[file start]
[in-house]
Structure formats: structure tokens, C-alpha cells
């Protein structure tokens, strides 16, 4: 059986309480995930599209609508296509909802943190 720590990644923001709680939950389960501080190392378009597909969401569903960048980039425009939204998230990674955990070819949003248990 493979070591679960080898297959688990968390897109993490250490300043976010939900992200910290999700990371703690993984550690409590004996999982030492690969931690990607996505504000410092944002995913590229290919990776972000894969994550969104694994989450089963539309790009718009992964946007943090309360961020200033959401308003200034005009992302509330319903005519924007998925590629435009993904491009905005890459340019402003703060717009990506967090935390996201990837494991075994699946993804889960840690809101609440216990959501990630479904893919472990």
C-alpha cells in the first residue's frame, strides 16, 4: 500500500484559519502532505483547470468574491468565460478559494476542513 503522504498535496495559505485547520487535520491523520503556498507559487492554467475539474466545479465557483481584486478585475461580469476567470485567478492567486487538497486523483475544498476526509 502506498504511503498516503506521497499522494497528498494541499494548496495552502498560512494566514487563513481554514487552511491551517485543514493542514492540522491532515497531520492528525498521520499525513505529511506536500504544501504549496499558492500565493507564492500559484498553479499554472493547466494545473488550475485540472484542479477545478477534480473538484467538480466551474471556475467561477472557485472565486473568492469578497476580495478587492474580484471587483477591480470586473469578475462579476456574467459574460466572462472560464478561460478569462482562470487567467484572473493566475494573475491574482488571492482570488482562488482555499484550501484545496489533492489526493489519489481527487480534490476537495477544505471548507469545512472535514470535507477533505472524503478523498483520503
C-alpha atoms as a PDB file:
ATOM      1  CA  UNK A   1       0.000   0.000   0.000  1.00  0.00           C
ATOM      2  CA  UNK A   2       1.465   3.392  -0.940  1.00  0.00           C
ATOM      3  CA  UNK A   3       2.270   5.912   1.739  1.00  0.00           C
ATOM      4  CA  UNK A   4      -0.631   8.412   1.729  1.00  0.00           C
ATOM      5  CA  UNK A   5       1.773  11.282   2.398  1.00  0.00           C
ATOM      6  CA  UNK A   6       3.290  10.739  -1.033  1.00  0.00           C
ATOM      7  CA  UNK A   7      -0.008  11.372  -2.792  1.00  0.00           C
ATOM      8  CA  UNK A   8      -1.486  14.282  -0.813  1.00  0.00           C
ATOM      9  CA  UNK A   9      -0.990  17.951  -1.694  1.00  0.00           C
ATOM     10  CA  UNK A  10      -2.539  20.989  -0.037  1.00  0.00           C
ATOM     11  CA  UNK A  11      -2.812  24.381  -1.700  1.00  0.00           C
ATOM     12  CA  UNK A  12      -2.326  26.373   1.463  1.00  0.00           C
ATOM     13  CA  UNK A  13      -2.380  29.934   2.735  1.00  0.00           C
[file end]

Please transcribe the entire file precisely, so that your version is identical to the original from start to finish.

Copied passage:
[in-house]
Structure formats: structure tokens, C-alpha cells
């Protein structure tokens, strides 16, 4: 059986309480995930599209609508296509909802943190 720590990644923001709680939950389960501080190392378009597909969401569903960048980039425009939204998230990674955990070819949003248990 493979070591679960080898297959688990968390897109993490250490300043976010939900992200910290999700990371703690993984550690409590004996999982030492690969931690990607996505504000410092944002995913590229290919990776972000894969994550969104694994989450089963539309790009718009992964946007943090309360961020200033959401308003200034005009992302509330319903005519924007998925590629435009993904491009905005890459340019402003703060717009990506967090935390996201990837494991075994699946993804889960840690809101609440216990959501990630479904893919472990």
C-alpha cells in the first residue's frame, strides 16, 4: 500500500484559519502532505483547470468574491468565460478559494476542513 503522504498535496495559505485547520487535520491523520503556498507559487492554467475539474466545479465557483481584486478585475461580469476567470485567478492567486487538497486523483475544498476526509 502506498504511503498516503506521497499522494497528498494541499494548496495552502498560512494566514487563513481554514487552511491551517485543514493542514492540522491532515497531520492528525498521520499525513505529511506536500504544501504549496499558492500565493507564492500559484498553479499554472493547466494545473488550475485540472484542479477545478477534480473538484467538480466551474471556475467561477472557485472565486473568492469578497476580495478587492474580484471587483477591480470586473469578475462579476456574467459574460466572462472560464478561460478569462482562470487567467484572473493566475494573475491574482488571492482570488482562488482555499484550501484545496489533492489526493489519489481527487480534490476537495477544505471548507469545512472535514470535507477533505472524503478523498483520503
C-alpha atoms as a PDB file:
ATOM      1  CA  UNK A   1       0.000   0.000   0.000  1.00  0.00           C
ATOM      2  CA  UNK A   2       1.465   3.392  -0.940  1.00  0.00           C
ATOM      3  CA  UNK A   3       2.270   5.912   1.739  1.00  0.00           C
ATOM      4  CA  UNK A   4      -0.631   8.412   1.729  1.00  0.00           C
ATOM      5  CA  UNK A   5       1.773  11.282   2.398  1.00  0.00           C
ATOM      6  CA  UNK A   6       3.290  10.739  -1.033  1.00  0.00           C
ATOM      7  CA  UNK A   7      -0.008  11.372  -2.792  1.00  0.00           C
ATOM      8  CA  UNK A   8      -1.486  14.282  -0.813  1.00  0.00           C
ATOM      9  CA  UNK A   9      -0.990  17.951  -1.694  1.00  0.00           C
ATOM     10  CA  UNK A  10      -2.539  20.989  -0.037  1.00  0.00           C
ATOM     11  CA  UNK A  11      -2.812  24.381  -1.700  1.00  0.00           C
ATOM     12  CA  UNK A  12      -2.326  26.373   1.463  1.00  0.00           C
ATOM     13  CA  UNK A  13      -2.380  29.934   2.735  1.00  0.00           C